New global top trader coming to stage

Updated: 2013-09-25 01:50

By Li Jiabao (China Daily)

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China set to surpass the US in total volume of imports, exports

Thanks to a recovery in the global economy and reform at home, 2013 is likely to see China replace the United States to become the world's largest trader, a Ministry of Commerce spokesman said on Tuesday.

"The primary force for trade improvement comes from the government's efforts at stabilizing the economy and boosting foreign trade with supportive measures," Shen Danyang said at an economic seminar in Beijing.

He added that China's share of global exports will keep increasing after expanding from 10.3 percent in 2010 to 11.5 percent in the first half of this year.

Data from the General Administration of Customs showed that the nation's total volume of imports and exports in 2012 amounted to $3.86 trillion, second only to the US, which it trailed by a mere $15.64 billion, according to the World Trade Organization.

China's foreign trade has regained steam in recent months. The first eight months saw China's trade rise 8.3 percent from a year earlier with exports up 9.2 percent and imports increasing 7.3 percent, according to the ministry.

"The trade improvement will extend into the fourth quarter of this year, though fluctuations from the holidays, such as September and October, may technically distort the monthly trade figures," Shen said.

At the end of July, the State Council introduced measures to simplify customs clearance, cut administrative fees and increase financial aids.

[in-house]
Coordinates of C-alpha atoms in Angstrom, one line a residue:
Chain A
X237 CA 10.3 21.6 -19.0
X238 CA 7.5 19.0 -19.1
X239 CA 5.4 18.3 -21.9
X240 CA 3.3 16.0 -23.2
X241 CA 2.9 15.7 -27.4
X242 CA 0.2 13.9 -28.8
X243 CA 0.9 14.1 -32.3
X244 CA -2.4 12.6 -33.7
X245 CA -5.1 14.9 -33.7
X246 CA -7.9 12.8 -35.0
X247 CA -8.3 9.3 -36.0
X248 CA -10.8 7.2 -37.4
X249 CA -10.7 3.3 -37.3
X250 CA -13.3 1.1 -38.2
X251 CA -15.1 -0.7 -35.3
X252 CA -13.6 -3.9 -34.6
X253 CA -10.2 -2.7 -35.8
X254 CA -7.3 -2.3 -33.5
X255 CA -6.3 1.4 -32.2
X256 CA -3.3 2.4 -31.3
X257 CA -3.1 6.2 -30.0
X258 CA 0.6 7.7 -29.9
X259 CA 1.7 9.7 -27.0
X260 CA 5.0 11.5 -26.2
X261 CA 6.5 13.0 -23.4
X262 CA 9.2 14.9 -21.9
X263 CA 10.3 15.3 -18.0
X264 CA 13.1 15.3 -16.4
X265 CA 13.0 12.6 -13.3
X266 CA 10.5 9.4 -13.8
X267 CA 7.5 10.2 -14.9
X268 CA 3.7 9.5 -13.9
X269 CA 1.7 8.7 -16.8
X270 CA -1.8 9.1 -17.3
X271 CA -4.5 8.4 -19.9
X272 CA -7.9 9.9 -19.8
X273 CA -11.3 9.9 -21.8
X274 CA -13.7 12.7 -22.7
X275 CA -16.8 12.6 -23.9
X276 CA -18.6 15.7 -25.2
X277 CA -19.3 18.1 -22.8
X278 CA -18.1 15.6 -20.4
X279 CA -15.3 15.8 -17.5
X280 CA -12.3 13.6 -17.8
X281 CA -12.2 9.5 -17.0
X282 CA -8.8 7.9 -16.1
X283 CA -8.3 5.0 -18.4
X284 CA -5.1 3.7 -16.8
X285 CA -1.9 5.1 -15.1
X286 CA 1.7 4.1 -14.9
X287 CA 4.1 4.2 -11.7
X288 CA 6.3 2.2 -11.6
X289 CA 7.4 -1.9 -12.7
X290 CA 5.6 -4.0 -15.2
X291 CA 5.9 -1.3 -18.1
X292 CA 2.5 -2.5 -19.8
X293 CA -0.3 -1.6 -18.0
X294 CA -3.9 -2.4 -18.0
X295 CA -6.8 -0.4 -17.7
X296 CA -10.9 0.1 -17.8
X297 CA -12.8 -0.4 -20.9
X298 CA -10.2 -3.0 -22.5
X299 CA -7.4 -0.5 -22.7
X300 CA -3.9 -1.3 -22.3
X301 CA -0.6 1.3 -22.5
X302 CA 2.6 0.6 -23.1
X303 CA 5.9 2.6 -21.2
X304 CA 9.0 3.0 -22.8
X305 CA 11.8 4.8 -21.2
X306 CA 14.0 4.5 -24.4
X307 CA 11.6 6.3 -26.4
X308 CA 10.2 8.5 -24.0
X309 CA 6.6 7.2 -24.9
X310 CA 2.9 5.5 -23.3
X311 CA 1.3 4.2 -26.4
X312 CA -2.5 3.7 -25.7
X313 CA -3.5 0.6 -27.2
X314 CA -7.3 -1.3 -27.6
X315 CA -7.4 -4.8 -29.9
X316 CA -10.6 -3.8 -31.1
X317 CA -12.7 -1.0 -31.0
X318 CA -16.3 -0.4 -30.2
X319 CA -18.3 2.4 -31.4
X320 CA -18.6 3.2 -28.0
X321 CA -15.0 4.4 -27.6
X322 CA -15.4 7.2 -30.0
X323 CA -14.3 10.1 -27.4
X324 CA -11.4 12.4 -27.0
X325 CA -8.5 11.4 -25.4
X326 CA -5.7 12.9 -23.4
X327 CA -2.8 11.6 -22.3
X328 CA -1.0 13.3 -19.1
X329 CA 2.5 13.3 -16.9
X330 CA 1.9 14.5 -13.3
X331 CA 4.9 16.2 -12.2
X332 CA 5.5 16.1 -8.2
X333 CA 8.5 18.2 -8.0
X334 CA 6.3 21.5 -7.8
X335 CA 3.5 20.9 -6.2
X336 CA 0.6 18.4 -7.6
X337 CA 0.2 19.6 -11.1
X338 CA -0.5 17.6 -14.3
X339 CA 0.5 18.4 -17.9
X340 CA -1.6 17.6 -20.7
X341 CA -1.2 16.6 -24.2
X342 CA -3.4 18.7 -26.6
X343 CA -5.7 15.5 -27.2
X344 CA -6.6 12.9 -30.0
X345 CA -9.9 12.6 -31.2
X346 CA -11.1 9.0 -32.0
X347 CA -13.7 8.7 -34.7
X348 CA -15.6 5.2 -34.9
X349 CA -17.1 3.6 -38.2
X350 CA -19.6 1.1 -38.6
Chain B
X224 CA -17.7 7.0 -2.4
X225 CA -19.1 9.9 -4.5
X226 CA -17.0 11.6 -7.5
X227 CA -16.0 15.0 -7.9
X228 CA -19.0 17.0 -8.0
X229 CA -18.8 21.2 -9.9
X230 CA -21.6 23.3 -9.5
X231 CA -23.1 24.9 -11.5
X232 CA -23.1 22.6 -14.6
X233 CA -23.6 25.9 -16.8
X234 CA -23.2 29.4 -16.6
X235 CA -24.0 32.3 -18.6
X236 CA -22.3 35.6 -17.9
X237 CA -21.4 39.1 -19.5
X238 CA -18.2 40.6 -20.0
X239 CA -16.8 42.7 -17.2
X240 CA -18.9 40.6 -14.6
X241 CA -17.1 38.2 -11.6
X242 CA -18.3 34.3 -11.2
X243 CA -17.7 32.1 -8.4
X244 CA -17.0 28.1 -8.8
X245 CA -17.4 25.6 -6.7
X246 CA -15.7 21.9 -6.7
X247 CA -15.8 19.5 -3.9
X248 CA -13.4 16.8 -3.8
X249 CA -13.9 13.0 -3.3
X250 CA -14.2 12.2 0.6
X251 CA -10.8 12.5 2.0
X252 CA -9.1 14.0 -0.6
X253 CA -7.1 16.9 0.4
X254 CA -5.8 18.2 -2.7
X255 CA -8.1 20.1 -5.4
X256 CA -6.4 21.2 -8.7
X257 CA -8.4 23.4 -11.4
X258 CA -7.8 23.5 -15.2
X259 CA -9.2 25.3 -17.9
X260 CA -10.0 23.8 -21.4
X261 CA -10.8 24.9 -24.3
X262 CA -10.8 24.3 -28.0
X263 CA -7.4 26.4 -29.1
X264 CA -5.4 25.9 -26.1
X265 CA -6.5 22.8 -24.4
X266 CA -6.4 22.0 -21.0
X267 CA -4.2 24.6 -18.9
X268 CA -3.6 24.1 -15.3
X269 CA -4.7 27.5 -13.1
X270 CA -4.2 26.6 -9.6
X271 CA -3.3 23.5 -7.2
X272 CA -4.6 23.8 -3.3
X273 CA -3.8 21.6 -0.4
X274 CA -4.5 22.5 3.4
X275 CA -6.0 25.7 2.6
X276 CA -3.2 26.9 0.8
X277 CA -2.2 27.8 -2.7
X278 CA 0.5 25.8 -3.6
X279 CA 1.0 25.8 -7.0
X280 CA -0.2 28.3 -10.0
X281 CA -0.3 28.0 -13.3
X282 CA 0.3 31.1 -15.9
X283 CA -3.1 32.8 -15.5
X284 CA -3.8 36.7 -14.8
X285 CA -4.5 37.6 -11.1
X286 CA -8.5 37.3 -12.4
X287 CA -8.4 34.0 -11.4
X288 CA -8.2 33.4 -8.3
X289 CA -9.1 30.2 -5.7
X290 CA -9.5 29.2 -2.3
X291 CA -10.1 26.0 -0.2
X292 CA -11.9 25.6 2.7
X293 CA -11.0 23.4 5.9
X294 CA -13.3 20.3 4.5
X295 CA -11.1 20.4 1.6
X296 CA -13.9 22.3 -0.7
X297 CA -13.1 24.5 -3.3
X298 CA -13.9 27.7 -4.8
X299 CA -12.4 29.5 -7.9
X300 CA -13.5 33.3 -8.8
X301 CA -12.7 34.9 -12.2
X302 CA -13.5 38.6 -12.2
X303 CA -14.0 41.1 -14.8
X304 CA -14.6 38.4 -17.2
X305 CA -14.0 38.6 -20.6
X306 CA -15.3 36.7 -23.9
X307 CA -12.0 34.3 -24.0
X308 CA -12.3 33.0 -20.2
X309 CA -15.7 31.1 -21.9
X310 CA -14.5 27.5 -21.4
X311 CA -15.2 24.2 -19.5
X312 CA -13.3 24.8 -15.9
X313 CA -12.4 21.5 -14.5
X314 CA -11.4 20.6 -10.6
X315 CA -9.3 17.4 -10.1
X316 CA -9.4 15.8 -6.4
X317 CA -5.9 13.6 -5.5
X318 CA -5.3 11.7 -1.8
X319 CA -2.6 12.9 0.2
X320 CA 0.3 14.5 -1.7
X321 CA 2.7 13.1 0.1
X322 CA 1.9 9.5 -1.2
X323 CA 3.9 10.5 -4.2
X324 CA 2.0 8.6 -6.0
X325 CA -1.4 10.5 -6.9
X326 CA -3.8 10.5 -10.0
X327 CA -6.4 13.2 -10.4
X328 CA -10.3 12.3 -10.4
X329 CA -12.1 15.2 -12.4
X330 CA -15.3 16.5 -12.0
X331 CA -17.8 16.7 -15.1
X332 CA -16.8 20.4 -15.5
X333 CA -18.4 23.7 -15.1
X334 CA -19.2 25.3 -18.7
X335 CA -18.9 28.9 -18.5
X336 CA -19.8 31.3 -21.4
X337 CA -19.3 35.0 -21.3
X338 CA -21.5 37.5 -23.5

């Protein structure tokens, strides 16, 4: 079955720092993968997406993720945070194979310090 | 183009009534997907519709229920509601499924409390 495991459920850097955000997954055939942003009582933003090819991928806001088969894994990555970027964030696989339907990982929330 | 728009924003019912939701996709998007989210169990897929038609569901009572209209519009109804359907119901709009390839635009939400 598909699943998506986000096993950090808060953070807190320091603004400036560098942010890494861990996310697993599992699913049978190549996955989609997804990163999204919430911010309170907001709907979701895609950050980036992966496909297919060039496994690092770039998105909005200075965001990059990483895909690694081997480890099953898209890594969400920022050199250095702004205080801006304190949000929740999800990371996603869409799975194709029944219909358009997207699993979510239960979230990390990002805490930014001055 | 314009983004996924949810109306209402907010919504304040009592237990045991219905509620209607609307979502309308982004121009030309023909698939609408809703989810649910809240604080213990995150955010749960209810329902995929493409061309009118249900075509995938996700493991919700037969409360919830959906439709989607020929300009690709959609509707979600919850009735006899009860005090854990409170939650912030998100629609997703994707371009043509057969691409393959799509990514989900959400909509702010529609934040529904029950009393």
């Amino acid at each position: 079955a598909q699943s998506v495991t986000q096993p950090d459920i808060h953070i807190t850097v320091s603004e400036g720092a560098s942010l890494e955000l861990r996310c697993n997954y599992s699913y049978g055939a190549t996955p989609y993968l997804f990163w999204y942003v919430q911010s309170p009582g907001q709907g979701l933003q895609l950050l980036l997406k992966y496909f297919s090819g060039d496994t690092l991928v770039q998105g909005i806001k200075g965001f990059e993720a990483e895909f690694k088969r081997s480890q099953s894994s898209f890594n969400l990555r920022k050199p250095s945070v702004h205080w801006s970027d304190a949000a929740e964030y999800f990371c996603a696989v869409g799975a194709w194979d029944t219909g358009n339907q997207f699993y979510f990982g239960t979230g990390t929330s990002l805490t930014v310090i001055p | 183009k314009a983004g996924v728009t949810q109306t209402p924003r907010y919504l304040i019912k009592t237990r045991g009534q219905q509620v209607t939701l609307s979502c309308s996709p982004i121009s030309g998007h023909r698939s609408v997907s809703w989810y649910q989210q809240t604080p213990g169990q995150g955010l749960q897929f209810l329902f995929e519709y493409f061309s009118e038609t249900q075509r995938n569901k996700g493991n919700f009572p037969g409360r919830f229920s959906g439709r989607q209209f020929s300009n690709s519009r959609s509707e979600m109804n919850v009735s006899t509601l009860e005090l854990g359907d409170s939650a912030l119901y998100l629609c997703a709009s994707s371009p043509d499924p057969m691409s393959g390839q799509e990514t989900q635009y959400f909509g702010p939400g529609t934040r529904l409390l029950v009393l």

The recovery of the world economy as well as the US economy improved the external environment while China's efforts on upgrading its foreign trade "enhanced the comprehensive competitiveness of enterprises", Shen noted.

He added that China's foreign trade was "splendid" in the first half of the 12th Five-Year Plan period (2011-15) with export structure significantly optimized, export markets diversified, trade pattern improved and imports enlarged.

Markets outside the US, the European Union and Japan accounted for 62.1 percent of China's overall exports in 2012, compared with 54.6 percent in 2010.

Private enterprises made up 41.7 percent of China's total exporters in export volume in the first half of this year, compared with 31.7 percent in 2010.

Trade with major partners are more balanced as imports registered $1.8 trillion in 2012, up 30 percent compared with 2010.

Reforms and opening-up were the major reasons for the strong performance of China's foreign trade in recent years, Shen said.

China signed free trade agreements with 18 economies to reduce tariffs and facilitate trade and investment, which greatly boosted the country's trade.

The special economic zones, including the free trade zone piloted in Shanghai, also helped drive trade growth, according to Shen.

"In the following two years, China's foreign trade will be more splendid than the first half of the 12th Five-Year Plan," Shen said.

"The domestic economy will bring more support to the country's trade development as the government deepens reforms and further opens up the market. Policies of stabilizing trade and encouraging the strategic emerging industries will also be in favor of trade development," Shen added.

The country's drive to establish a global free-trade network, including the China-Japan-South Korea FTA, the Regional Comprehensive Economic Partnership, and the China-Australia FTA, which is in negotiations, will speed up the country's trade growth, according to Shen.

"It's sure that China will be the world's largest trader, but the added value of its exports is still much lower than the US," said Wang Haifeng, a researcher with the Institute for International Economic Research of the National Development and Reform Commission.

"We need to invest in talent, technology and improving the trade mechanism."